Working From Home And Worker Bargaining Power
A good deal of the narrative and debate over working from home focuses on workers—what do they get, why do they want it, how they are choosing it. But to work from home, someone has to pay you. Does telework signal a change in the power relationship between employers and employees?
Economist Teresa Ghilarducci told us in a recent Forbes blog that there are 10 indicators of workers’ bargaining power, and only 4 of them are up—quit rates, reservation wages, the unemployment rate, and the number of jobs per unemployed worker. But productivity and profits are rising faster than wages, the labor share of the nation’s wealth has fallen, and real income for workers also is down—all trends that favor employers over workers.
We shouldn’t assume telework is immune from these larger labor market trends. Remember that just because your job could be done from home doesn’t mean it will be. Several analyses of job skills and activities found the potential for homework to be between 37% to the low 40s of all jobs, but levels of actual homework are below that.
Actual homeworking is concentrated among higher educated, higher paid, and more independent workers. A 2021 Census Bureau survey reported that 73.1% of households earning over $200,000 annually did some telework, while only 12.7% of those earning less than $25,000 did so.
Teleworking, like income, tracks closely with education. The same Census Bureau survey found “those with a bachelor’s degree or higher were more than three times as likely as a those with a high school education or GED” to switch to telework—61.7% for the higher educated compare to 19.1% for high school degree holders.
(Of course, focusing solely on education can obscure ongoing discrimination in the job market. In 2021, white high school graduates had an unemployment rate of 5.3%, compared to Blacks (7%) or Latinos (6%) with a two-year post-high school associate degree.)
But all isn’t rosy among teleworkers, even as the frequency stays higher than some observers (including me)predicted. The Pew Research Center has documented an increase in teleworking, but says the reasons are shifting: “more workers say they are doing this (teleworking) by choice rather than necessity.”
61% of those in the Pew survey who could go to a workplace “outside their home” say they are choosing to work from home. That’s a flip compared to earlier Pew research which found 64% were “working from home because their office was closed.”
But the overall amount of telework is still murky. In March, the Bureau of Labor Statistics (BLS) reported that 10% of all workers did some telework “because of the coronavirus pandemic,” down from 21% one year ago. It’s hard to fully square these numbers with other analyses that claim a much higher, and likely permanent, move to telework among the labor force.
BLS’ numbers are consistent with teleworking’s relationship with education. For workers over 25 years old, only 3.2% of those with a high school degree reported teleworking, compared to 18.8% for those with a BA or above.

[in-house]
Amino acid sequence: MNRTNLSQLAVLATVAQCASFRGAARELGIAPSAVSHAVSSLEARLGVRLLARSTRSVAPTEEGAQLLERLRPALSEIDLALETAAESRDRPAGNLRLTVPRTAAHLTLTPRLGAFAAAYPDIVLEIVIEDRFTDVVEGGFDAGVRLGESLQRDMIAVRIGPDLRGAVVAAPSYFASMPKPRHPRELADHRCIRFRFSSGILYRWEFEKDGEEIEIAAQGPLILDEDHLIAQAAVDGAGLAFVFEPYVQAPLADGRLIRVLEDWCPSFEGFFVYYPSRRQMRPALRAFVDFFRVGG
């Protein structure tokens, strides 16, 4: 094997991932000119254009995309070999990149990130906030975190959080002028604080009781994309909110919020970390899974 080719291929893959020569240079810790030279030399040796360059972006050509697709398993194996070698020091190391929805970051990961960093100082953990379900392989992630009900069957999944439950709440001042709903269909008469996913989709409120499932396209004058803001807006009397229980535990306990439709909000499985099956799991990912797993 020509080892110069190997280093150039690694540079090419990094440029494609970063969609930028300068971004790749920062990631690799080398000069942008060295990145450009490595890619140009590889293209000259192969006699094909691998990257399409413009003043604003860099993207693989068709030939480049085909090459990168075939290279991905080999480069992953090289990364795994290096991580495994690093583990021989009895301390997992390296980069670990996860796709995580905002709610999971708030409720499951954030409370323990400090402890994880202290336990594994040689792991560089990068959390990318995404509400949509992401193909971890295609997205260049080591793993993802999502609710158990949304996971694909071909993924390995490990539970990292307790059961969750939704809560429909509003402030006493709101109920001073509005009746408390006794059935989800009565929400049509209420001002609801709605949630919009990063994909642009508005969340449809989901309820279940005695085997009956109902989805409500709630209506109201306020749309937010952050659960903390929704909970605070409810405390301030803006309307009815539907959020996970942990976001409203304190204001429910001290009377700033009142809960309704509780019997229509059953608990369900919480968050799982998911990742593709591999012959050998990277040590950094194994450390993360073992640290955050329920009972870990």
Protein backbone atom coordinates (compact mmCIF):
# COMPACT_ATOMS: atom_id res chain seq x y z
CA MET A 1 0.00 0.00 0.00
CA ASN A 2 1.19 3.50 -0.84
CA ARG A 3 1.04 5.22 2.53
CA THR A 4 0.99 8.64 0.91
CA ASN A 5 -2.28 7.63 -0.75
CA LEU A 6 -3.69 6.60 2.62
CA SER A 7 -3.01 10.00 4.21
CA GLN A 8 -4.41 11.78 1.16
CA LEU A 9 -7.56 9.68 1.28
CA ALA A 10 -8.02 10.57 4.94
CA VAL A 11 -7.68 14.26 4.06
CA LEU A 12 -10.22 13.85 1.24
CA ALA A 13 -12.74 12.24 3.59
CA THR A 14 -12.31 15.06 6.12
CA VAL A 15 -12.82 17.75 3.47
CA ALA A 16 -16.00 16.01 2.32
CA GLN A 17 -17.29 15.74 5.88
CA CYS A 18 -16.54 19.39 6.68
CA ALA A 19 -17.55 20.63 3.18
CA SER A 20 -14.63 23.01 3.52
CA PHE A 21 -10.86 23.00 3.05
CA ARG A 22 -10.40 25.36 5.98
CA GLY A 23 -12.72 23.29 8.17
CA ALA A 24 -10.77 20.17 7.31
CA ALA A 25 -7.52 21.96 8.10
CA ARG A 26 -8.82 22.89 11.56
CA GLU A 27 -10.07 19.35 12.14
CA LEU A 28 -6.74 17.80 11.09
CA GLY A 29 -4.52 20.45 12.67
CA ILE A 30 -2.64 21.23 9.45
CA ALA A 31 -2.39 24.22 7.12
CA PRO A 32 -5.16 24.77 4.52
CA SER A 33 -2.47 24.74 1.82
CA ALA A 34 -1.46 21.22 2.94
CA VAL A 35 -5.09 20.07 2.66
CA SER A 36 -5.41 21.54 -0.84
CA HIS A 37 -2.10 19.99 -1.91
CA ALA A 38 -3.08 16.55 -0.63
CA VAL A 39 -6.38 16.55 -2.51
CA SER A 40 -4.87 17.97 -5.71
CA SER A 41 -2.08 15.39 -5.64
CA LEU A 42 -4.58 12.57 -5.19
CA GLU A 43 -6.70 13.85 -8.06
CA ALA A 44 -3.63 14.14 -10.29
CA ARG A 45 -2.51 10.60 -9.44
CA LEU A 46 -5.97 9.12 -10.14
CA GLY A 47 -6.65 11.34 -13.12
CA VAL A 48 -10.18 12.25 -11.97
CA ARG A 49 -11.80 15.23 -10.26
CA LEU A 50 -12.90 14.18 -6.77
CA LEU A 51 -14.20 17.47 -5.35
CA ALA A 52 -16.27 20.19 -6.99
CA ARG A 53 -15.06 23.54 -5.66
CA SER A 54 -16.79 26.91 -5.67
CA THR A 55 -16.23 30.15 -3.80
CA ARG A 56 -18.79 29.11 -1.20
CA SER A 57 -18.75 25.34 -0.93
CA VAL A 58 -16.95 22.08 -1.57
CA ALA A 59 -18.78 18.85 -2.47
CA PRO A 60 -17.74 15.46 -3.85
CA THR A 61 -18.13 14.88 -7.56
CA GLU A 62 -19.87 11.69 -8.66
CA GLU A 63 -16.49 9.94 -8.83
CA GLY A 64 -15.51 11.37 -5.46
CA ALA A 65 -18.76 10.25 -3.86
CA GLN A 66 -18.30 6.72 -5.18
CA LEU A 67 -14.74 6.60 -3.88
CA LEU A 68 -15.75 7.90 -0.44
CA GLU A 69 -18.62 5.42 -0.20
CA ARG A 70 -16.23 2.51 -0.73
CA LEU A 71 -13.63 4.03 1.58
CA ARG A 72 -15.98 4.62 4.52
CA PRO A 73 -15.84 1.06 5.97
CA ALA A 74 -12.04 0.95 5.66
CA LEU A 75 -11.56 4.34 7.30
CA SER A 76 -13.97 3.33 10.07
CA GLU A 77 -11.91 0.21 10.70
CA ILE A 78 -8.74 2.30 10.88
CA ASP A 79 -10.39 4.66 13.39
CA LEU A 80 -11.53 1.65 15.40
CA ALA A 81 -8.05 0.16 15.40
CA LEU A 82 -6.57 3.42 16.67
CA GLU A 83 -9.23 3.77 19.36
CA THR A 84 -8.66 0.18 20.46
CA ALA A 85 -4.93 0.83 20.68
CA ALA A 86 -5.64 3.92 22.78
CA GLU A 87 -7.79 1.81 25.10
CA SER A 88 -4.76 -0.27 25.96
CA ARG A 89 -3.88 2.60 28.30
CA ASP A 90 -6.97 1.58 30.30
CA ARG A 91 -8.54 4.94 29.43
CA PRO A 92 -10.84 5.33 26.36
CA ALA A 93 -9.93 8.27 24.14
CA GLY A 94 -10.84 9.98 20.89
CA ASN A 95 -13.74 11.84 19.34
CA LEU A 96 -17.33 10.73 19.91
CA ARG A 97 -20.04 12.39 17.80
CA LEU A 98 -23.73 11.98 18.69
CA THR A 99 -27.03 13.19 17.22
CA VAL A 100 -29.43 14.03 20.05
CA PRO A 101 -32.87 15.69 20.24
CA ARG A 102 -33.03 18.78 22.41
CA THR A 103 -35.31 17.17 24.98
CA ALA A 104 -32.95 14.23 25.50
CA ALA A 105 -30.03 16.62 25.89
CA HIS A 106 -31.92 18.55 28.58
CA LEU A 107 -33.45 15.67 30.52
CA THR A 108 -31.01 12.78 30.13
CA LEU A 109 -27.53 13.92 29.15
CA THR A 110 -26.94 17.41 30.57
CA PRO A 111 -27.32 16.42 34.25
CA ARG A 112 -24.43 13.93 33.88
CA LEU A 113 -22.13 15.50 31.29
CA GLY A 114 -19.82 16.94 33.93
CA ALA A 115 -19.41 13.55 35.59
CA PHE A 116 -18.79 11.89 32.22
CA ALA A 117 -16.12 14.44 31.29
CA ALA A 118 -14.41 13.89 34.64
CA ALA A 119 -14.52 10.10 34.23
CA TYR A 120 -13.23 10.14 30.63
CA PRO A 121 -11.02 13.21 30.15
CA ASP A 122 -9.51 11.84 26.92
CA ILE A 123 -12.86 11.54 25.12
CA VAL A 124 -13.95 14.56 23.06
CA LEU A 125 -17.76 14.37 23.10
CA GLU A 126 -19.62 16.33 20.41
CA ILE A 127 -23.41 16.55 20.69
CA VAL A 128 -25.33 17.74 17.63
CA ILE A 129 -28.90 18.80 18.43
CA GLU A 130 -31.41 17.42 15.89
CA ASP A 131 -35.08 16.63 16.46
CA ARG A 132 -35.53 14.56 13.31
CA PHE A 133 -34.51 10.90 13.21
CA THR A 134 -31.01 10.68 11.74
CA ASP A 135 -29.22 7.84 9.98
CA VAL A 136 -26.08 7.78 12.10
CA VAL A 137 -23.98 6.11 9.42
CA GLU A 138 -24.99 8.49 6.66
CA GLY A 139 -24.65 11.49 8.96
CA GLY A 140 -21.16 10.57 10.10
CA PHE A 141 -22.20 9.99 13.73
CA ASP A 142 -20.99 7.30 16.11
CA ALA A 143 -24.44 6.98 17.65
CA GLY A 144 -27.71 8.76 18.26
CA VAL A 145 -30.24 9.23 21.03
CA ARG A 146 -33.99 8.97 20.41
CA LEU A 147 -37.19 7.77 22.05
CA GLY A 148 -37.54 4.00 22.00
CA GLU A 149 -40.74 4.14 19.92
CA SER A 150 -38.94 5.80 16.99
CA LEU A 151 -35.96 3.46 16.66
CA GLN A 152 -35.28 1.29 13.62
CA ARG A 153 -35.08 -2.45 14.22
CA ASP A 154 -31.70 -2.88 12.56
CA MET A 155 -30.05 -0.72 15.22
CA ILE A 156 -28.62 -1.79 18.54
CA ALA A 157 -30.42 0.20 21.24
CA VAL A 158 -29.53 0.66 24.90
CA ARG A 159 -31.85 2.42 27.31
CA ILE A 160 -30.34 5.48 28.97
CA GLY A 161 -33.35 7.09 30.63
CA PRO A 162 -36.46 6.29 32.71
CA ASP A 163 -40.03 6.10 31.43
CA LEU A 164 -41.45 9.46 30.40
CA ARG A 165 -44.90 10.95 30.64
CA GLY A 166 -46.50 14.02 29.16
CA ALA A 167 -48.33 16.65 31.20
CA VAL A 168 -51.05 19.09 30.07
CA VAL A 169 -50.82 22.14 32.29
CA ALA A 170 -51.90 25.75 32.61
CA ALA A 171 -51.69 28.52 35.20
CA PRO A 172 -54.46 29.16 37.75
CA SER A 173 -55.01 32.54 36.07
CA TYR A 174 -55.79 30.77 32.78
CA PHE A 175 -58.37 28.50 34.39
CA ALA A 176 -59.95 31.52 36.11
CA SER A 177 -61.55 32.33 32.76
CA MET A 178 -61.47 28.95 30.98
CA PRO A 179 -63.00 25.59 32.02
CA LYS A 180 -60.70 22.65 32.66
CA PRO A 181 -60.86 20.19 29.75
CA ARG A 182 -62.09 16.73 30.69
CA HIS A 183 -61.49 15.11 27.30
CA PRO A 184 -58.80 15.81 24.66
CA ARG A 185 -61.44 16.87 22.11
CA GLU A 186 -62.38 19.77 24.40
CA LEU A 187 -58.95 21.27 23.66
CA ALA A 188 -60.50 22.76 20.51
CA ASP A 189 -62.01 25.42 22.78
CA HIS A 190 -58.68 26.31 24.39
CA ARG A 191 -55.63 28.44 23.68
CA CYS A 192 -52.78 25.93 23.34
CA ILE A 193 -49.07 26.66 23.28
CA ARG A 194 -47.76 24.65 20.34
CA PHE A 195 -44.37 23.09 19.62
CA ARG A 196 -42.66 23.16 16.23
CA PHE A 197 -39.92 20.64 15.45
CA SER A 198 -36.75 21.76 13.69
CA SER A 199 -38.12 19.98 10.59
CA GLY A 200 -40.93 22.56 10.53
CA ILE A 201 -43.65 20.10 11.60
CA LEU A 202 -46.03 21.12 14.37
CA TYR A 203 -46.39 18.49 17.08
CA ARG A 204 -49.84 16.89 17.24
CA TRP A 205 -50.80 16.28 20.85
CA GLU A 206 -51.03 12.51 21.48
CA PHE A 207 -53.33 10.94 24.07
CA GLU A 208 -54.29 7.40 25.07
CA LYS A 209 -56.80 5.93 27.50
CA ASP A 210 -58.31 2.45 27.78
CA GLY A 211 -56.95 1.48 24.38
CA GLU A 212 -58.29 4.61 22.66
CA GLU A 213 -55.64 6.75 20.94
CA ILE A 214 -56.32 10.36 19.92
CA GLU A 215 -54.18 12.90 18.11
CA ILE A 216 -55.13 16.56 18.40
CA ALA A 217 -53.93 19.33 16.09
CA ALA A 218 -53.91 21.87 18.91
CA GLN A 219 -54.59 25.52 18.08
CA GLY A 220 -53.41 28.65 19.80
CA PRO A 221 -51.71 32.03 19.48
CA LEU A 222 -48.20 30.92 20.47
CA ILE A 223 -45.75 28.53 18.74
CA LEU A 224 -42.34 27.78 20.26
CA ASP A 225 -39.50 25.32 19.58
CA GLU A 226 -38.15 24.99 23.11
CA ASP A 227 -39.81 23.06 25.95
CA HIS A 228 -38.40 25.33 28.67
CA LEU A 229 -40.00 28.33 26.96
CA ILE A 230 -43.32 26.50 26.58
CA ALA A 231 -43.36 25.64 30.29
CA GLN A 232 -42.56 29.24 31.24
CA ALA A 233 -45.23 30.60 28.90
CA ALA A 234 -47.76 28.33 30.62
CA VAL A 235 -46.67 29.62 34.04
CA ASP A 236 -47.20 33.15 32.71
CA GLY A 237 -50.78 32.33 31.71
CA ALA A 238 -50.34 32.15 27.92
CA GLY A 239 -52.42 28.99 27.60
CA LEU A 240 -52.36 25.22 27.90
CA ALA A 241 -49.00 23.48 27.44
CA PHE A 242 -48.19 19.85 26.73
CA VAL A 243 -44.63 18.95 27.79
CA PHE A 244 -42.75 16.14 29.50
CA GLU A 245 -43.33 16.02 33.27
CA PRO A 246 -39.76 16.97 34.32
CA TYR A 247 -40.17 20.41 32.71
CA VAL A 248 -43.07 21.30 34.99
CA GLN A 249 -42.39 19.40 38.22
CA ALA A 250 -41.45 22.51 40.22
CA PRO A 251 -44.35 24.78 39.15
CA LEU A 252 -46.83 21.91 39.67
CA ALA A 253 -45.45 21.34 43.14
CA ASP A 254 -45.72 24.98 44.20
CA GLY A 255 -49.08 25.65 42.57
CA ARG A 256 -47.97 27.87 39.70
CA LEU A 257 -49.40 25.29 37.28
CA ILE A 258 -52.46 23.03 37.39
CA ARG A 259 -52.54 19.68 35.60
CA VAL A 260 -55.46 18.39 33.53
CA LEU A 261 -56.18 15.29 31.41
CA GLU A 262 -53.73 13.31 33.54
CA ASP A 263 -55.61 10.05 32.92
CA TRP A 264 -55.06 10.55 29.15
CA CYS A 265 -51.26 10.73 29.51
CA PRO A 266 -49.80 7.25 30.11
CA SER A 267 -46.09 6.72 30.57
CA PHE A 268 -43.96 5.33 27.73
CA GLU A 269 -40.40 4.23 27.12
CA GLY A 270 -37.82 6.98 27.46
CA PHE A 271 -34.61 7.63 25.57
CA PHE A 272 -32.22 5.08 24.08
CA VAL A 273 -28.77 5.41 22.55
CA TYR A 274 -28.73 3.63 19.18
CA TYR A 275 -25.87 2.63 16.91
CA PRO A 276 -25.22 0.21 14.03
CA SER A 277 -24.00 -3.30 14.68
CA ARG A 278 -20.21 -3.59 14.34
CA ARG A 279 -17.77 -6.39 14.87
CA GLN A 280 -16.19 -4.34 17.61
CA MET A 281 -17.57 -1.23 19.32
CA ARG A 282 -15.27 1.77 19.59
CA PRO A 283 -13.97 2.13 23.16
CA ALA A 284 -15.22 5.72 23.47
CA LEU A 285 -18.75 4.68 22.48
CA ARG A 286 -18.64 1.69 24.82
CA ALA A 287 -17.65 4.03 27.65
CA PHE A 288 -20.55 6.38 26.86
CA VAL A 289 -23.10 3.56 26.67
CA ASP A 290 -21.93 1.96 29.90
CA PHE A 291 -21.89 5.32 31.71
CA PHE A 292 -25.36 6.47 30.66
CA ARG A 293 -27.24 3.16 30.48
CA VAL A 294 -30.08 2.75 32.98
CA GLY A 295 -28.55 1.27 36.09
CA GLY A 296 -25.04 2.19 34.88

Another data point to consider regarding increased telework is commercial office rents, down on average nationally by 2.6% compared to one year ago. But some markets (Charlotte, +10.7% and Miami, +12.2%) have large rent increases due to increased jobs, while others have higher rates (Boston, +16.4%) due to life sciences which need laboratories and can’t be done at home.
Much of the telework discussion leaves out the relative power of workers vs. employers. Recent union victories at Amazon and Starbucks have called attention to line workers fighting for better wages, benefits, and working conditions. But workers always have some conflict with owners over pay and working conditions, and that’s true for professionals as well.
Educated workers may be gaining some leverage over employers due to a very tight labor market. March’s 3.6% overall unemployment rate was low for many workers, including a 4% rate for those with only a high school degree. But unemployment among college-educated workers was only 2%, a level economists call “frictional” unemployment, generated by people changing jobs or moving around, not by a lack of jobs.
Tight labor markets should give workers some bargaining power, and you’d expect that to show up in higher wages. But in March, real wages (adjusted for inflation) actually fell by 2.7% year-over-year. It may be that wages just haven’t caught up with high inflation yet, but it also could be that employers are bargaining with flexibility instead of wages.
It may be that workers who can are “choosing” to telework, especially women with child care responsibilities, although that could change when schools go fully back in session. Employers seem to be allowing more telework in the face of a tight labor market, especially for educated and technically trained workers.
But we don’t know yet if it’s a permanent change, and whether it represents a real increase in workers’ bargaining power. If the Fed induces a recession to fight inflation, we’ll see how much leverage teleworkers retain over their working conditions when unemployment rises.
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See the original article here: https://www.forbes.com/sites/richardmcgahey/2022/04/30/working-from-home-and-worker-bargaining-power/
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